Information is encoded in memory along networks of association whether or not the information is conflictual, and these networks can influence thought and behavior to the extent that they become activated unconsciously …all thought, memory and perception, including our most complex cognitive processes, may actually involve activation of networks of association, where the units or “nodes” on those networks may be as small as a single neuron or set of neurons. (p. 1071)

Another form of implicit memory involves the execution of complex motor sequences such as walking or playing a musical instrument, but these are not relevant to the present discussion.

The Role of Memory in the Relational Unconscious

In addition to the sensory and motor forms of implicit memory, there is a third form – relational, the feeling of being-with-another (Mancia 2006; Bendit 2011). Implicit memory is now understood to be the way in which presymbolic and preverbal experiences of trauma and other mother–infant relations are stored (Kenny 2013, 2014). Infants build networks implicitly, based on their ongoing interactions with their parents and other significant others that Stern (1985) called “implicit relational knowing” or “representations of interactions that have generalized.”

The robustness of implicit memories explains, at least in part, the durable nature of our internal representations, the beliefs, attitudes, and interpersonal behaviors regarding self and others that have formed outside awareness in the early part of the lifespan and which define our “personalities.” They cannot be recalled and are difficult to modify even when variations are introduced. Further, there is some degree of independence between knowledge/memories acquired implicitly compared with those formed under overt, explicit conditions. Many semantic and episodic memories are laid down on a single trial, compared with implicit relational memories, which require many repetitions over time to be encoded.

Chronic maternal misattunements during infancy are coded first implicitly, and later, as language develops, in semantic memory as facts of the kind “nobody cares” or “nobody responds,” “I’m not important” or “I don’t matter.” The experiences thus coded cannot be consciously remembered and therefore are unlikely to be responsive to cognitive therapies such as cognitive reframing. These semantic memories cause intense emotional pain. Subsequent experiences of emotional pain trigger the original unbearable self-state without any recall of their origins, thus giving the present situation the same emotional intensity as the original experience against which the person-as-infant felt helpless. Any form of emotional unresponsiveness from important people is likely to be sufficient to trigger the original abandonment/annihilation fears produced in the original situation during infancy. These representations or ways of knowing are re-enacted in subsequent adult relationships.

The psychological equivalent of the physical response to life-threatening situations – tonic immobility or “playing dead”– is dissociation (another unconscious personality process). Emotional experiences that are too painful or traumatic or are judged to be unacceptable to the primary attachment figure are split off or separated from other emotional states that are more “acceptable” to the caregiver or tolerated by the individual and which can therefore be integrated into one’s sense of self. The intolerable affects remain dissociated, undeveloped, and stored somatically, that is, in the body and tend to be persistent, indelible, and unconscious. This situation creates the risk of rapid shifts from manageable to overwhelming states of mind. Hence, failure of attachment relationships can undermine the development of cortical structures that are associated with both affect regulation and mentalization. The result is chronic hyper-arousal, such as that seen in severe anxiety, which cannot be modulated by mentalizing or seeking comfort from an attachment figure (Schore 2009). Such hyper-arousal is experienced outside of one’s control because the disturbed attachment experiences have resulted in the lack of a stable sense of self with the capacity for symbolic representation of one’s own mental states. Hence, their affect remains intense, confusing, poorly labelled or understood, and above all, unregulated.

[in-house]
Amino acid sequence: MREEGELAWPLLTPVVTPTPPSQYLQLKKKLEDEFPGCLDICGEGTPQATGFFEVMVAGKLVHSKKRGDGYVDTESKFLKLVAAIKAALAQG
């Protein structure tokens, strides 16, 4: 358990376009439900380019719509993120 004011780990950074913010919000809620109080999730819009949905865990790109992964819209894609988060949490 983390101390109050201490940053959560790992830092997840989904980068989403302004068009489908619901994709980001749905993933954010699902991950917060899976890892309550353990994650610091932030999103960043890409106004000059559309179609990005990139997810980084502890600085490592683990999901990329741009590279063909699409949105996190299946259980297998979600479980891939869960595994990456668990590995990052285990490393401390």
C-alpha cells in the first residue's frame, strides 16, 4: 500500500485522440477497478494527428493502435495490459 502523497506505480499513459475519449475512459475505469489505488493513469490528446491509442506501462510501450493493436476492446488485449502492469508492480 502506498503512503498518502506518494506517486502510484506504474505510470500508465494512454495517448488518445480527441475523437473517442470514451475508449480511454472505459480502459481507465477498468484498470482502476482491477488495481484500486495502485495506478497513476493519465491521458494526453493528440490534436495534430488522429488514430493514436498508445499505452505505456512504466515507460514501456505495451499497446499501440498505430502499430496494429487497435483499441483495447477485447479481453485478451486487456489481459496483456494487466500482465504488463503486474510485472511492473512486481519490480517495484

The attachment system remains active during adulthood and continues to exert a significant influence on psychological and social functioning. Adults respond to perceived threats with activation of the mental representations of attachment figures laid down in infancy and childhood, as a means of coping and regulating emotions. When these attachment systems are faulty, their activation at times of stress and crisis is likely to result in emotional dysregulation in which anxiety feels unmanageable. Such systems are not able to support the mitigation of distress or the attainment of felt security. Instead, distress is intensified and alternative, secondary attachment strategies involving either hyper-activation or deactivation of the attachment system are triggered.

People who experience attachment-related anxiety, that is, anxious attachment, in which the predominant concern is the unavailability of the attachment figure in times of need, will hyperactivate the attachment system to attract the attention of the emotionally absent caregiver. Expressions of this process include catastrophizing about the severity of the threat, insistence about their need for support to deal with it, behavioral re-enactments, i.e., spontaneous expressions of trauma linked to behaviors in everyday activities, trauma-specific fears, posttraumatic play (in children), phobias, fear avoidance reactions, nightmares, repetitive compulsive behaviors, and obsessional thoughts.